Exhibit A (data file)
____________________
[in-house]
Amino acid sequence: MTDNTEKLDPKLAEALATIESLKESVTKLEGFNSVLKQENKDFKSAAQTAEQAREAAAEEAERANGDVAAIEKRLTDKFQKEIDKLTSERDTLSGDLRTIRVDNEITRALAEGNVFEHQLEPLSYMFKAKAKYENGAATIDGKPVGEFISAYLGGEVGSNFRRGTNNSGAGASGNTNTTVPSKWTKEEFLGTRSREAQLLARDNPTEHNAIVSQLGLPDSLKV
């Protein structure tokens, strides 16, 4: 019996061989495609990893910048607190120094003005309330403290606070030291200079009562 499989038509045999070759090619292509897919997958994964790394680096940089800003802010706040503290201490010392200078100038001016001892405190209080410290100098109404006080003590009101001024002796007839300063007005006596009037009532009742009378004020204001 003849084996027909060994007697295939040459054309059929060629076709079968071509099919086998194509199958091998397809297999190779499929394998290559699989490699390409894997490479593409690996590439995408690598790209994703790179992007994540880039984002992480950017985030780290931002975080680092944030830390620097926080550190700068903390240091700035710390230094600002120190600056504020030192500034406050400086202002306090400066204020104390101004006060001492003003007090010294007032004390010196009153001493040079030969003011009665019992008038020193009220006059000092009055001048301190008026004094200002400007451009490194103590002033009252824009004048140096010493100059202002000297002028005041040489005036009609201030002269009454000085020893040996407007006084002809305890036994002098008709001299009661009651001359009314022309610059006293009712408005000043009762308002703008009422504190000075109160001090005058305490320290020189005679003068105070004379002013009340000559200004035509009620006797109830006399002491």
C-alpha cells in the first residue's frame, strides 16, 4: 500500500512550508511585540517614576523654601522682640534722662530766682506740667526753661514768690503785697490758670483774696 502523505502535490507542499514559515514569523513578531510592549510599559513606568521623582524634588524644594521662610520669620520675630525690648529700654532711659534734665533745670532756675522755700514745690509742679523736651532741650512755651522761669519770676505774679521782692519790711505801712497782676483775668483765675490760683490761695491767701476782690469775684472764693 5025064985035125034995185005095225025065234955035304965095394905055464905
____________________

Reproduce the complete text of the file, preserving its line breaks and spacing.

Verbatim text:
[in-house]
Amino acid sequence: MTDNTEKLDPKLAEALATIESLKESVTKLEGFNSVLKQENKDFKSAAQTAEQAREAAAEEAERANGDVAAIEKRLTDKFQKEIDKLTSERDTLSGDLRTIRVDNEITRALAEGNVFEHQLEPLSYMFKAKAKYENGAATIDGKPVGEFISAYLGGEVGSNFRRGTNNSGAGASGNTNTTVPSKWTKEEFLGTRSREAQLLARDNPTEHNAIVSQLGLPDSLKV
């Protein structure tokens, strides 16, 4: 019996061989495609990893910048607190120094003005309330403290606070030291200079009562 499989038509045999070759090619292509897919997958994964790394680096940089800003802010706040503290201490010392200078100038001016001892405190209080410290100098109404006080003590009101001024002796007839300063007005006596009037009532009742009378004020204001 003849084996027909060994007697295939040459054309059929060629076709079968071509099919086998194509199958091998397809297999190779499929394998290559699989490699390409894997490479593409690996590439995408690598790209994703790179992007994540880039984002992480950017985030780290931002975080680092944030830390620097926080550190700068903390240091700035710390230094600002120190600056504020030192500034406050400086202002306090400066204020104390101004006060001492003003007090010294007032004390010196009153001493040079030969003011009665019992008038020193009220006059000092009055001048301190008026004094200002400007451009490194103590002033009252824009004048140096010493100059202002000297002028005041040489005036009609201030002269009454000085020893040996407007006084002809305890036994002098008709001299009661009651001359009314022309610059006293009712408005000043009762308002703008009422504190000075109160001090005058305490320290020189005679003068105070004379002013009340000559200004035509009620006797109830006399002491």
C-alpha cells in the first residue's frame, strides 16, 4: 500500500512550508511585540517614576523654601522682640534722662530766682506740667526753661514768690503785697490758670483774696 502523505502535490507542499514559515514569523513578531510592549510599559513606568521623582524634588524644594521662610520669620520675630525690648529700654532711659534734665533745670532756675522755700514745690509742679523736651532741650512755651522761669519770676505774679521782692519790711505801712497782676483775668483765675490760683490761695491767701476782690469775684472764693 5025064985035125034995185005095225025065234955035304965095394905055464905